Shamming is infinitely easier when people can't just look out the window and see if you're here or not.

This is why you have a spare car and you just leave it there. And a spare hat which you just leave on your desk. Maybe I've hit peak field grade brain fog though.

bird food bathtub
Aug 9, 2003

College Slice
Spare car is a bit much, but I never made it past sham shield money. Learned from the pros though, our warrant had the spare hat and a ring of fake house/car keys to put in it. Dude could ghost an entire day at will, finish whatever needed to be done, when it needed to be done, and nobody would notice.

madeintaipei
Jul 13, 2012

spacetoaster posted:

Just buy a second car to leave in your parking spot all day.

My uncle was stationed at Alameda for a while during the 80s. There was a small fleet of four identical brown Chevy Novas that made their way on base sometime in the early 70s and kinda never left. If you really, really wanted a car, and didn't mind wrenching on it a lot, you waited until someone rotated out and gave them a few $100 bills. Wash, rinse, repeat.

At any one time, there would be two of them parked outside the shop, one broken, and out and about in town. This led to some confusion with visitors and newcomers,

"Hey, is Sims here?"

"Nah. Why?"

"I owe him money and his car's outside."

"That's my car."

"Well, then what does Sims drive?"

"Same car."

"No. Which car is his?"

"Same. Car. Sims, Roberts, Gigliotti, and I have the same car."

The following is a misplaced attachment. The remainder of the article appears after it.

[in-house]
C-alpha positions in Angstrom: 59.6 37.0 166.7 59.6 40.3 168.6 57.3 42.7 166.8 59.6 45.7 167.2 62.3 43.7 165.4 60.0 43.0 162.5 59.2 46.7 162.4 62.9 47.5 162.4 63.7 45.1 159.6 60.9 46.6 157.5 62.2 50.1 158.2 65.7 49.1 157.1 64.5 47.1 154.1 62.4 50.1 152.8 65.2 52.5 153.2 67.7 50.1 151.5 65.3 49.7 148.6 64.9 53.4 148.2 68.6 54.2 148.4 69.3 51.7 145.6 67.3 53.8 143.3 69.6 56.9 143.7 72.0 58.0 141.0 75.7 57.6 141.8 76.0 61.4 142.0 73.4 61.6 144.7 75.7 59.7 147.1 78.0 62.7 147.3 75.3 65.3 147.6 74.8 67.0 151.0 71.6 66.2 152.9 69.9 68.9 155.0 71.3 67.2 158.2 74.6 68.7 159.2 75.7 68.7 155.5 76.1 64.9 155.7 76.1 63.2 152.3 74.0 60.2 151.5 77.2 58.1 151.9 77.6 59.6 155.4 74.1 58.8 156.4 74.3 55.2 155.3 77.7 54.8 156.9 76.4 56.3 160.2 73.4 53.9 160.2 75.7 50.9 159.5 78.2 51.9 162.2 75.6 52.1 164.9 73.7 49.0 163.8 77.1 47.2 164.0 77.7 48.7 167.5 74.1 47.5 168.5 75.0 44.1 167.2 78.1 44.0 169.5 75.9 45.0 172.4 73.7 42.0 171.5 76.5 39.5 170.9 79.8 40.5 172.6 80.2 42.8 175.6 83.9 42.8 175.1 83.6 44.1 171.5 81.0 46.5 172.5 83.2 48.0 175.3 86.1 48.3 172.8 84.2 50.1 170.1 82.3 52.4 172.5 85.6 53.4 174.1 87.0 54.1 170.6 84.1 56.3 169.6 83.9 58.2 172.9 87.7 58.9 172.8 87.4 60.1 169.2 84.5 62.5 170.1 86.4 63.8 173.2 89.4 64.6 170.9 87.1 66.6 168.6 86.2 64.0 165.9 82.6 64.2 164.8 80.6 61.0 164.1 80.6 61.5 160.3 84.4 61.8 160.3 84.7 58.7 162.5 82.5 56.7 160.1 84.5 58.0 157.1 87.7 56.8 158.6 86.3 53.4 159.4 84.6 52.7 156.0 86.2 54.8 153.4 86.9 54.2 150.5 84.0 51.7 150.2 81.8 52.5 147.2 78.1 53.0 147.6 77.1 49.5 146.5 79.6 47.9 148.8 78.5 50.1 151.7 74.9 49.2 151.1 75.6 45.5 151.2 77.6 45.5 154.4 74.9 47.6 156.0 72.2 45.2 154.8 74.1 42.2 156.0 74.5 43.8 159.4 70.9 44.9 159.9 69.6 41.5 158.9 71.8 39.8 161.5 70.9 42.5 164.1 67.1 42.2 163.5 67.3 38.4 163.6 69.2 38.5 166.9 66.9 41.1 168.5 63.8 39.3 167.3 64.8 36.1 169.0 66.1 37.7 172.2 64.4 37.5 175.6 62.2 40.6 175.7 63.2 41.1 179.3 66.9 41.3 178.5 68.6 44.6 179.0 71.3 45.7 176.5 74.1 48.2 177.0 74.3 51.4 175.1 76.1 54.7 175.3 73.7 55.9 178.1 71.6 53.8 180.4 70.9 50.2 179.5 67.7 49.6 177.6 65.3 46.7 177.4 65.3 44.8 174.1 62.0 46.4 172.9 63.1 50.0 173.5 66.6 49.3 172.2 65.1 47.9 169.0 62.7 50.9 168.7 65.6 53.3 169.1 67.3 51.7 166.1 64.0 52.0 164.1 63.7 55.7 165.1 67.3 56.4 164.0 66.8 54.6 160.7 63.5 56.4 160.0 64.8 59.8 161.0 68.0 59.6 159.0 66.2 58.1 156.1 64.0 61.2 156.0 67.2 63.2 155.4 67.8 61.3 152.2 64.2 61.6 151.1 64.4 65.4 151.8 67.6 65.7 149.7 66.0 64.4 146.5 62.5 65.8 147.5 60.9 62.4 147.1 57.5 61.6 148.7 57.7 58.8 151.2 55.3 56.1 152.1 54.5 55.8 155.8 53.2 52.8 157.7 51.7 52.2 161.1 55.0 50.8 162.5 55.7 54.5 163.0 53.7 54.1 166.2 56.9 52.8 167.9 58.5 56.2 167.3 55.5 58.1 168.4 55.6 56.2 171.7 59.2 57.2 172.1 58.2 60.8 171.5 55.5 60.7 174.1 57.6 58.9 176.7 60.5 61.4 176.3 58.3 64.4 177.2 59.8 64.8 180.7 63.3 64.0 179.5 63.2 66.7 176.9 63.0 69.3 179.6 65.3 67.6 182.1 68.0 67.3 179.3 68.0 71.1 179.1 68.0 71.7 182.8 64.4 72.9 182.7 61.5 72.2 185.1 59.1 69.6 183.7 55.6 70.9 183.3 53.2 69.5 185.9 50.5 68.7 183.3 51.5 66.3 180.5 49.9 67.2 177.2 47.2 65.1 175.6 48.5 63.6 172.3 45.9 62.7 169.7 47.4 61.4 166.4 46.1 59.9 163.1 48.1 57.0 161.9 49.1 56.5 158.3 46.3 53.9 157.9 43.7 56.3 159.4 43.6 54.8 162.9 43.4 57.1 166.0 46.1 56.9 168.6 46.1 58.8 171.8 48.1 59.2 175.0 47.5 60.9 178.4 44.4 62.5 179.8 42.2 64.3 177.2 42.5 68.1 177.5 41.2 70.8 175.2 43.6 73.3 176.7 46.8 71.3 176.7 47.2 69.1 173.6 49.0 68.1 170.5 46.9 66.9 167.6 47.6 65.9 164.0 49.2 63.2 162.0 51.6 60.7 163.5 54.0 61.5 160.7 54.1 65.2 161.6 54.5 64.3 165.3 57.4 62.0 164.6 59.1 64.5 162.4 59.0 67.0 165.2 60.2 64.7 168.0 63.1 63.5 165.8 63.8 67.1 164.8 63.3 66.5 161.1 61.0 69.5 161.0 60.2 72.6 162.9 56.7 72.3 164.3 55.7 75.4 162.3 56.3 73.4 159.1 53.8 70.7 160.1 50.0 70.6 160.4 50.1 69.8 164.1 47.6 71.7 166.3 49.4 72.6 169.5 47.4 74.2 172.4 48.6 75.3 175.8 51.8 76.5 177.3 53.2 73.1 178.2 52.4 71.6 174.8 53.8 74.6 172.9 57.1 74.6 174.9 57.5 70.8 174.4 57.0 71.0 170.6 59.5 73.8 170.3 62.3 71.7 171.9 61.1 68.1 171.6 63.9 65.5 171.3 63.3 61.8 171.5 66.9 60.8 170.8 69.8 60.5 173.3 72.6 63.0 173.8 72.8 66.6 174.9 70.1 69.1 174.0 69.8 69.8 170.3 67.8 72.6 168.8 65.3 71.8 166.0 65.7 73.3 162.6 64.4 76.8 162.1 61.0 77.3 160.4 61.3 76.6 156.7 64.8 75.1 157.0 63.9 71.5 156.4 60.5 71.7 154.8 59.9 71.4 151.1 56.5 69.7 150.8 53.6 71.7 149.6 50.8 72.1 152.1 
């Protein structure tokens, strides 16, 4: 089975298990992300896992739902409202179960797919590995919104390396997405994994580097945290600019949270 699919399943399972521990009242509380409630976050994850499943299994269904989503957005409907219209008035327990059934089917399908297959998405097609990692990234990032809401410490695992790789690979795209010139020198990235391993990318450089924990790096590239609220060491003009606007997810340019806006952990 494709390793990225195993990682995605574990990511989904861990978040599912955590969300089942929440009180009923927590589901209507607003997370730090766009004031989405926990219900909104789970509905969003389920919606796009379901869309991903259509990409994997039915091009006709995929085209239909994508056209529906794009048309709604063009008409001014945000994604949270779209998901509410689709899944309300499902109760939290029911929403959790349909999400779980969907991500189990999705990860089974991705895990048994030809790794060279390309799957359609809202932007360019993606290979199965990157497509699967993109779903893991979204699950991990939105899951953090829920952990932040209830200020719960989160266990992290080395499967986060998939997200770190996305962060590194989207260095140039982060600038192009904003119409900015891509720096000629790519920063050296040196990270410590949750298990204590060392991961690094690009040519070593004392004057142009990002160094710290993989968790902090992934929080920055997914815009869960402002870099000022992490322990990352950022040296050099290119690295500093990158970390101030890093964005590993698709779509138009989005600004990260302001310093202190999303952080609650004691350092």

"??? Nevermind, I'll be back later."

Anyways, I came here to ask a question. Has anyone here been instructed in the use of, been issued, or otherwise used the M67 Recoiless Rifle? Wikipedia and a few other random sources say the system was used by the US Army until the 2010s, which seems odd to me considering how old the ammo must have been unless they got newer stuff from S. Korea, who still use them.

Also, if an outdated but still useful piece of equipment gets put back into service, how does training on it work out? Read the manual and figure it out? Ask the oldest person you can find? Form an official training cadre and have them disseminate info? Ask Quora?

Icon Of Sin
Dec 26, 2008



madeintaipei posted:

My uncle was stationed at Alameda for a while during the 80s. There was a small fleet of four identical brown Chevy Novas that made their way on base sometime in the early 70s and kinda never left. If you really, really wanted a car, and didn't mind wrenching on it a lot, you waited until someone rotated out and gave them a few $100 bills. Wash, rinse, repeat.